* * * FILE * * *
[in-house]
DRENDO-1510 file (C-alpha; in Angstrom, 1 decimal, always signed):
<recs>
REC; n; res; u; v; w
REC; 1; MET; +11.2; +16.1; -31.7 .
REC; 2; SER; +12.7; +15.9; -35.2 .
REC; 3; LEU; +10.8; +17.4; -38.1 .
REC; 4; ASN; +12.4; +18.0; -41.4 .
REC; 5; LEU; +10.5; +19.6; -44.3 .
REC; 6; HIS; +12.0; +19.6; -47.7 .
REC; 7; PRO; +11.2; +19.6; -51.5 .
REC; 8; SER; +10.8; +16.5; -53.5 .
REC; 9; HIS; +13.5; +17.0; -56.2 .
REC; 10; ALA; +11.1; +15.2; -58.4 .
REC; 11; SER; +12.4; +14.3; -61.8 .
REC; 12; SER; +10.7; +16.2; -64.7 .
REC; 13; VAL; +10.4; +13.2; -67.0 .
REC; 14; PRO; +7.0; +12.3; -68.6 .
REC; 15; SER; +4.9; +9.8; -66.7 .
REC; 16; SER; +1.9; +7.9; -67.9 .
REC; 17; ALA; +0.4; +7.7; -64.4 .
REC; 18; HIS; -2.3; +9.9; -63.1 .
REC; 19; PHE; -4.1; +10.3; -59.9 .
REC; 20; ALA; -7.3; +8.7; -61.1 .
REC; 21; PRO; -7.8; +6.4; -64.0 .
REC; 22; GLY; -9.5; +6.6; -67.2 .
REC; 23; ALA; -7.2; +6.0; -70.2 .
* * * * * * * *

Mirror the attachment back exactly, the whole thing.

[in-house]
DRENDO-1510 file (C-alpha; in Angstrom, 1 decimal, always signed):
<recs>
REC; n; res; u; v; w
REC; 1; MET; +11.2; +16.1; -31.7 .
REC; 2; SER; +12.7; +15.9; -35.2 .
REC; 3; LEU; +10.8; +17.4; -38.1 .
REC; 4; ASN; +12.4; +18.0; -41.4 .
REC; 5; LEU; +10.5; +19.6; -44.3 .
REC; 6; HIS; +12.0; +19.6; -47.7 .
REC; 7; PRO; +11.2; +19.6; -51.5 .
REC; 8; SER; +10.8; +16.5; -53.5 .
REC; 9; HIS; +13.5; +17.0; -56.2 .
REC; 10; ALA; +11.1; +15.2; -58.4 .
REC; 11; SER; +12.4; +14.3; -61.8 .
REC; 12; SER; +10.7; +16.2; -64.7 .
REC; 13; VAL; +10.4; +13.2; -67.0 .
REC; 14; PRO; +7.0; +12.3; -68.6 .
REC; 15; SER; +4.9; +9.8; -66.7 .
REC; 16; SER; +1.9; +7.9; -67.9 .
REC; 17; ALA; +0.4; +7.7; -64.4 .
REC; 18; HIS; -2.3; +9.9; -63.1 .
REC; 19; PHE; -4.1; +10.3; -59.9 .
REC; 20; ALA; -7.3; +8.7; -61.1 .
REC; 21; PRO; -7.8; +6.4; -64.0 .
REC; 22; GLY; -9.5; +6.6; -67.2 .
REC; 23; ALA; -7.2; +6.0; -70.2 .